Strikeouthhh Member

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    Also new to the thread - I'll try not to rehash the quazi-political stuff!

    I've been doing fine towing with a Jetta TDi - 6 speed manual. Granted my pup is a lighter 8' box, but it's not waggin the dog by any means.

    For your vent lid, I wish I could help!

    Question - how did your loading go on your trip? did you fill water?
     
  9. TGreek

    TGreek New Member

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    I did not fill the trailer with water in order to reduce my tongue weight.
    when I arrived in the campground I fill in the tank with a little amount of water.

    Hope this helps

    Thank you
     
  10. AlcHemIE

    AlcHemIE New Member

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  11. davido

    davido Well-Known Member

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    The GVWR is the maximum weight that the trailer can bear, including weight on the wheels and tongue. The base weight is the weight that the trailer had when the manufacturer built it, minus things like batteries and propane, typically, and with empty water tanks. The trailer's actual weight is going to be somewhat higher than its base weight. The cargo capacity is that difference between the fictitious base weight, and the GVWR. So the actual amount of cargo you can carry will depend on the trailer's actual weight, not its base weight. Take GVWR, subtract actual empty weight, and the difference is how much stuff you can add without overloading the trailer.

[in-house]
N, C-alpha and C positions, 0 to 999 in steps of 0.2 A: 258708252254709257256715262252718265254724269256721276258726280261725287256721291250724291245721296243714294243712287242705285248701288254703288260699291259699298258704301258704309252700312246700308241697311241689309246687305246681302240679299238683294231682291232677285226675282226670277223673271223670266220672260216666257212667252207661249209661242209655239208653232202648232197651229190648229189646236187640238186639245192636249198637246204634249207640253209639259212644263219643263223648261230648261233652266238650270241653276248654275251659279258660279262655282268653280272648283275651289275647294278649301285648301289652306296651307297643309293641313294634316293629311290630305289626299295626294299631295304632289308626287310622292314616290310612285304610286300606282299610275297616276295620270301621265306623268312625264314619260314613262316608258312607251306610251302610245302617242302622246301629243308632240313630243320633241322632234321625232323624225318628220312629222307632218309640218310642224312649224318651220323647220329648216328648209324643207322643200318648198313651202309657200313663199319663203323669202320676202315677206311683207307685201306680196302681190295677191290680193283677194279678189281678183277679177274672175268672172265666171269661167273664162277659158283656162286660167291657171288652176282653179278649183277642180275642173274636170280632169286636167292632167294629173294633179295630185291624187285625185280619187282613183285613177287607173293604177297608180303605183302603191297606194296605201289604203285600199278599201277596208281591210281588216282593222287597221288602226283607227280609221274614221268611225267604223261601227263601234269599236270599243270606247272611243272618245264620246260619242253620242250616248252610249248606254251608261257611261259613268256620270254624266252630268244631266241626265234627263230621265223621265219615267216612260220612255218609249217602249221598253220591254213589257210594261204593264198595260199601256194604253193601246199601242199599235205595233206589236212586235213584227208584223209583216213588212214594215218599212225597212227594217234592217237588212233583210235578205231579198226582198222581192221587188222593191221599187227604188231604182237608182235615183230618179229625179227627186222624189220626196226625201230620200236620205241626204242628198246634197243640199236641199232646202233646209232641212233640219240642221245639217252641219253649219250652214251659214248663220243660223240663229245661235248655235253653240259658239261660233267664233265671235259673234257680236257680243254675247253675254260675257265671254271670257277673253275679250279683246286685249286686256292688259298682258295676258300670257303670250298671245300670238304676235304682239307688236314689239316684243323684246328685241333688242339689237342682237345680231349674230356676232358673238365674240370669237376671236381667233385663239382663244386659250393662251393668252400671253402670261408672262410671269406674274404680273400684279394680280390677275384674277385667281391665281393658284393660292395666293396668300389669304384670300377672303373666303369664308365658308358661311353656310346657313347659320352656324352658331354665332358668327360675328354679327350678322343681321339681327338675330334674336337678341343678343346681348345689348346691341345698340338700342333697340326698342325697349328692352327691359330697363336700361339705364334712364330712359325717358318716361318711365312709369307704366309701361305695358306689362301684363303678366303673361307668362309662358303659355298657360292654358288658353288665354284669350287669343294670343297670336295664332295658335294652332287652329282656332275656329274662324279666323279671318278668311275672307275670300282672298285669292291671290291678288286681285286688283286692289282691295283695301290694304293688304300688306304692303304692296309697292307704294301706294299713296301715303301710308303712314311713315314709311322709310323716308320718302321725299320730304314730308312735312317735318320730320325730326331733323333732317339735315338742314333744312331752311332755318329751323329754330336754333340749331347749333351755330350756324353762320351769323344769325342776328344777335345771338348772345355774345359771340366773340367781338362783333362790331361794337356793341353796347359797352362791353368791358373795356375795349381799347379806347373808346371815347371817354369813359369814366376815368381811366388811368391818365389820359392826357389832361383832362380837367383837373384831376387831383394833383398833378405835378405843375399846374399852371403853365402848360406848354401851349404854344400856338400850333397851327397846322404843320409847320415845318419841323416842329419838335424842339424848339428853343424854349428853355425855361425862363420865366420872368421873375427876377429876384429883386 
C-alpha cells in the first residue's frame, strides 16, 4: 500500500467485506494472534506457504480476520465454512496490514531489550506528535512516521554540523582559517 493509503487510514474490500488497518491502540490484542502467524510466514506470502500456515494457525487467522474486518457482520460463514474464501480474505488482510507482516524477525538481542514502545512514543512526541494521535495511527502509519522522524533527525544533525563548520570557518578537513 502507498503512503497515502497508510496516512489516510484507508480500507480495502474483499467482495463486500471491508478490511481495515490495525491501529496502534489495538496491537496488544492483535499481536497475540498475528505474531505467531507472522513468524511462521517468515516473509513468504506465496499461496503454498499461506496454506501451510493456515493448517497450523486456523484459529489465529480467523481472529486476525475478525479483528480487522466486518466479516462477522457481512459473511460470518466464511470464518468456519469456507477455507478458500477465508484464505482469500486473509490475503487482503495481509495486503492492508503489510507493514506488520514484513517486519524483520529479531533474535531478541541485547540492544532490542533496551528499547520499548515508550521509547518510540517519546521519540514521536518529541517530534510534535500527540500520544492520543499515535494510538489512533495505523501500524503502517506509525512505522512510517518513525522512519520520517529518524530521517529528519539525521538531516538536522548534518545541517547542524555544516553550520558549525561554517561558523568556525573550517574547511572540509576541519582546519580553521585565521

The hitch weight probably does not include propane and batteries either. So once you get the trailer loaded for camping you'll need to weigh the tongue to determine how much weight it really carries. An easy way to do that is to lay a board across a scale at one end, and a 2x4 at the other. Then lower the trailer's tongue jack onto the middle of that board. If the scale registers 125, your tongue weight is double that; 250.

    Your vehicle can tow up to 2400 pounds, if the vehicle is carrying no passengers, no cargo, and if you (the driver) weigh about 150. Subtract from that 2400 the weight of all passengers, in-vehicle cargo, and your weight minus 150. That final number is how much your vehicle can *really* tow. So if you have two 150 pound passengers, and you weigh 150, and you load up with 100 pounds of gear in the vehicle, your car's remaining towing capacity is 2000 pounds. If you can keep your trailer loaded up such that it stays below 2000 pounds, you're probably ok, assuming you keep the tongue weight reasonable too. This probably means NOT filling your water tanks until you get to the CG, and going very easy on extra trailer cargo.

    Personally, I prefer keeping the GVWR of the trailer below the vehicle's towing capacity sufficiently that there's plenty of room for passengers and cargo in the TV. As an example, I tow with a Chevy Traverse, rated to 5200 pounds. My trailer has a GVWR of 3200 pounds. So if I load the trailer up to capacity, there's still a 2000 pound remaining capacity for the vehicle. I can then carry five passengers (750 pounds, perhaps, and 250 in cargo) while still staying 1000 below the vehicle's capacity. This makes for a comfortable tow.